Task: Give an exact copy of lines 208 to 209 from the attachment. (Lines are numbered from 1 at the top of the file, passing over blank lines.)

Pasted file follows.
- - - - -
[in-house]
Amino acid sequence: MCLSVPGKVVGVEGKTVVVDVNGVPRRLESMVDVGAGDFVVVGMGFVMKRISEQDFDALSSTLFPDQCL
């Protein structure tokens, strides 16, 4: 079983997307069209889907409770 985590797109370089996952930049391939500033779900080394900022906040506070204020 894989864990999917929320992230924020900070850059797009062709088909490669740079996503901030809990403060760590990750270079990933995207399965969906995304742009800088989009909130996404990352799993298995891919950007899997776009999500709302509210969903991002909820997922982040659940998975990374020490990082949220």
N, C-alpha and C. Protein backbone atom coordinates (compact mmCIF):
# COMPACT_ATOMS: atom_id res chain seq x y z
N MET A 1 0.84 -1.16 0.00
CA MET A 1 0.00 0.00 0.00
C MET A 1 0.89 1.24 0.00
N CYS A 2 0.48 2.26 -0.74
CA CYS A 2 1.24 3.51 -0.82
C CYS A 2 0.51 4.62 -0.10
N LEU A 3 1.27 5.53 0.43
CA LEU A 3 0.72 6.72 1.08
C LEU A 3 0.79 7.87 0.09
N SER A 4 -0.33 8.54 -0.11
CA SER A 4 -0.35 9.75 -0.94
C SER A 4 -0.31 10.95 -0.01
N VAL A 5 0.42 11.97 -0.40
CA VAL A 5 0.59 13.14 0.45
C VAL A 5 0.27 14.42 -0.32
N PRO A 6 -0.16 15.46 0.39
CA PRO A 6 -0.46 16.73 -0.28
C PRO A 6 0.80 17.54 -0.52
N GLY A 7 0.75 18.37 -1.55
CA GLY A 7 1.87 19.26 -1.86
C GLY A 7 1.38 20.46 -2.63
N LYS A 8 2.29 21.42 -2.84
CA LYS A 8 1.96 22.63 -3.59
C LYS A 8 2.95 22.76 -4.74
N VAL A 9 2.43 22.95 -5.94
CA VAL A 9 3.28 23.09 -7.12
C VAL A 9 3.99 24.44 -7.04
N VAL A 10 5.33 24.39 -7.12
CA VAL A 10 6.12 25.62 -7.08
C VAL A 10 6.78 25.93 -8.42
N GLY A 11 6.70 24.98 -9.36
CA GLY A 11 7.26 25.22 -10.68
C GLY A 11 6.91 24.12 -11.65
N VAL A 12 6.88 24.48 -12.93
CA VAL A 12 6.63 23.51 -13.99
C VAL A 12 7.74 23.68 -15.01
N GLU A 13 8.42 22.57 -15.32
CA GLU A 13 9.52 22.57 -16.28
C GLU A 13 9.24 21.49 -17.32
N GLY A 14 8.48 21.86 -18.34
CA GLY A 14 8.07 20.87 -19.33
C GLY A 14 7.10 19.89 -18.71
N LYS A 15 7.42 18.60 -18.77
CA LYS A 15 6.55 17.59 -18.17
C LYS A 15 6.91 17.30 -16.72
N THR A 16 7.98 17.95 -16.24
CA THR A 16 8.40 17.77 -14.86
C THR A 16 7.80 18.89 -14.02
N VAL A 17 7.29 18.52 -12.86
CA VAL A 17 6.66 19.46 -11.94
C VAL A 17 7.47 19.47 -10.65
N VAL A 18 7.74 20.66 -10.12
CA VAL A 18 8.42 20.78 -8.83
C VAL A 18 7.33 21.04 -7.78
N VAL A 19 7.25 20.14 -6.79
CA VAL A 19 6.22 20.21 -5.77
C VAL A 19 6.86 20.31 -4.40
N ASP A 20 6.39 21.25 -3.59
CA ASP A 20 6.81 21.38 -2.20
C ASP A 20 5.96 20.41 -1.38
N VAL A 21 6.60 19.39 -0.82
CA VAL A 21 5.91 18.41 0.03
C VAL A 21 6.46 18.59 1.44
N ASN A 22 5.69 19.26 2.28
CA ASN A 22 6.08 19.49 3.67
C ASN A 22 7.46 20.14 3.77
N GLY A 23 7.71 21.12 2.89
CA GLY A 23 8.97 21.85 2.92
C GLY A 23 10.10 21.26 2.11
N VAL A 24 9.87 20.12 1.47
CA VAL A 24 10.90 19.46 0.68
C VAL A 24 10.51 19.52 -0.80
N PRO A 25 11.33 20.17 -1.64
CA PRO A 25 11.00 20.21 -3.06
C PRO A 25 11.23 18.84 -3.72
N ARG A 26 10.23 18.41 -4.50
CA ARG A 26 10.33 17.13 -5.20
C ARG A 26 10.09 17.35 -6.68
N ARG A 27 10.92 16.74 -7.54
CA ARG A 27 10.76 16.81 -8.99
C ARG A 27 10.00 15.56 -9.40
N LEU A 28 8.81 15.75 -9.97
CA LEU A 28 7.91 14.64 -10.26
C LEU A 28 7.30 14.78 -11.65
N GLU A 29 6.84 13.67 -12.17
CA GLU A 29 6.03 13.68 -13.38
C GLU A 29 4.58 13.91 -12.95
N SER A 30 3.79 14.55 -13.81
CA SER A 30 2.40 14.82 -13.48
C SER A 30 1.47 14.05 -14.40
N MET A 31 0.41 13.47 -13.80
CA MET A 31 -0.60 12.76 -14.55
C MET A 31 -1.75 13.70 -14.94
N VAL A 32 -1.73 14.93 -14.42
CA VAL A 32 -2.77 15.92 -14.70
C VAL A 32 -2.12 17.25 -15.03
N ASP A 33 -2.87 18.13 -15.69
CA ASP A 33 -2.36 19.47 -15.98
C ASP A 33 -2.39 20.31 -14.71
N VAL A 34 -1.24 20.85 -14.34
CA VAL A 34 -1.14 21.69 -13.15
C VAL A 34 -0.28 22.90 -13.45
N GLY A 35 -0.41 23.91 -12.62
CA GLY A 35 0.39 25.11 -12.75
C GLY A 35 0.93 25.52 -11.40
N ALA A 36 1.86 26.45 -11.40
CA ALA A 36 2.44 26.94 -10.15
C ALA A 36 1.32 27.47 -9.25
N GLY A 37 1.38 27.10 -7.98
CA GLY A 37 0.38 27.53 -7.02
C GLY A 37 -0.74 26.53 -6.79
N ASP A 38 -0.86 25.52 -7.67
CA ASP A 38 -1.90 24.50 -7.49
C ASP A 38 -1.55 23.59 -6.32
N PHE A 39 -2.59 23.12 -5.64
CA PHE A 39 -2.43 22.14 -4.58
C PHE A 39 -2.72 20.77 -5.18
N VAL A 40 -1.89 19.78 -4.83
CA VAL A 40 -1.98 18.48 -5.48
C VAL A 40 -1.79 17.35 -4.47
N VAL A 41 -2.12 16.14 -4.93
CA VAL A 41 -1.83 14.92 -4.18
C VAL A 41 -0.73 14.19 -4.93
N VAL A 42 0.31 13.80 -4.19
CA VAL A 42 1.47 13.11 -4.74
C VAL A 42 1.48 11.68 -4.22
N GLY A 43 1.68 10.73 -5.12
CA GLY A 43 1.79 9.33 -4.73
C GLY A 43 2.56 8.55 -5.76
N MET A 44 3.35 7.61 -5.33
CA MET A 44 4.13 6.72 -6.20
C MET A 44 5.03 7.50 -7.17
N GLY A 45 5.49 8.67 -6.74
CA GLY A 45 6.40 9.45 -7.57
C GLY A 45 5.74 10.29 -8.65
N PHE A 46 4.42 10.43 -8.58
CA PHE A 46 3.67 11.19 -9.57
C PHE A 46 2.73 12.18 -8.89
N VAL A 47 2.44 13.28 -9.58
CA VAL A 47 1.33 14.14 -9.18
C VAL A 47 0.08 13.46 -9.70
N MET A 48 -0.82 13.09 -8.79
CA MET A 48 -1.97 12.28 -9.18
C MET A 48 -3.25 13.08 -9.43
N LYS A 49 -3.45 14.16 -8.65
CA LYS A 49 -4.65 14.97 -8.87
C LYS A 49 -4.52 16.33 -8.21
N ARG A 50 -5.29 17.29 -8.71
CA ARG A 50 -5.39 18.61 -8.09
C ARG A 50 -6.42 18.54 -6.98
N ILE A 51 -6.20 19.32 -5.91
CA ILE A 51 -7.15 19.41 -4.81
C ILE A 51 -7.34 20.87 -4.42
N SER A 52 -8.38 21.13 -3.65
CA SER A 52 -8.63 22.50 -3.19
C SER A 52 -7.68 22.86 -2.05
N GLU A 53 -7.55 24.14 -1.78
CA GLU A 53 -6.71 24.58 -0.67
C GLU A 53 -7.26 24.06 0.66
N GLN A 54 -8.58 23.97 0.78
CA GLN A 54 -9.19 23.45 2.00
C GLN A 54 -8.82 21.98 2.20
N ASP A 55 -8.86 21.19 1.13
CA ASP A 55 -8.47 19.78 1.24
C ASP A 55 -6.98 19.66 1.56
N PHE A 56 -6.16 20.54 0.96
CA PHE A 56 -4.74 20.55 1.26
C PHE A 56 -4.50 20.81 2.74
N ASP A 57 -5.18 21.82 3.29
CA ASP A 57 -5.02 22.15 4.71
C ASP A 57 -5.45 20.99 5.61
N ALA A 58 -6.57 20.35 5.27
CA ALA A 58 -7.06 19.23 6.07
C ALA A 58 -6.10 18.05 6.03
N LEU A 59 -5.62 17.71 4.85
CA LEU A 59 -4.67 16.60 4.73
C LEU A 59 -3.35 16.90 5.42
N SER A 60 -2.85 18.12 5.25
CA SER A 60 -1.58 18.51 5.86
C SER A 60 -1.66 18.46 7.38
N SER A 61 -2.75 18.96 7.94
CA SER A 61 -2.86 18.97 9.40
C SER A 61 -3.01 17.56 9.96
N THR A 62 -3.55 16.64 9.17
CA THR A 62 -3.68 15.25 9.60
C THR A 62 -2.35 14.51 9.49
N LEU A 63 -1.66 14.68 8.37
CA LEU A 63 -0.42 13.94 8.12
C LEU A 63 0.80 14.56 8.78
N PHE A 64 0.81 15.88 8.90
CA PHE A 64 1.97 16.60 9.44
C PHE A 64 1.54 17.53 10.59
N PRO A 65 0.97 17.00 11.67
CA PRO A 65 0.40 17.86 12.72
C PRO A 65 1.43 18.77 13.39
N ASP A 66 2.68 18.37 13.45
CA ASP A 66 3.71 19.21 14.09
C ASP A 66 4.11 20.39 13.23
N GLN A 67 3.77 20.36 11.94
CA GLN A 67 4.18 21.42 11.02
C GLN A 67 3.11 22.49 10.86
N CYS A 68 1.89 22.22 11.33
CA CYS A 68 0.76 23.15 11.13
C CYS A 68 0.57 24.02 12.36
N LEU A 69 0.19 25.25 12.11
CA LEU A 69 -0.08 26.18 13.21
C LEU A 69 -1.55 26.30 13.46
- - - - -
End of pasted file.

CA CYS A 68 0.76 23.15 11.13
C CYS A 68 0.57 24.02 12.36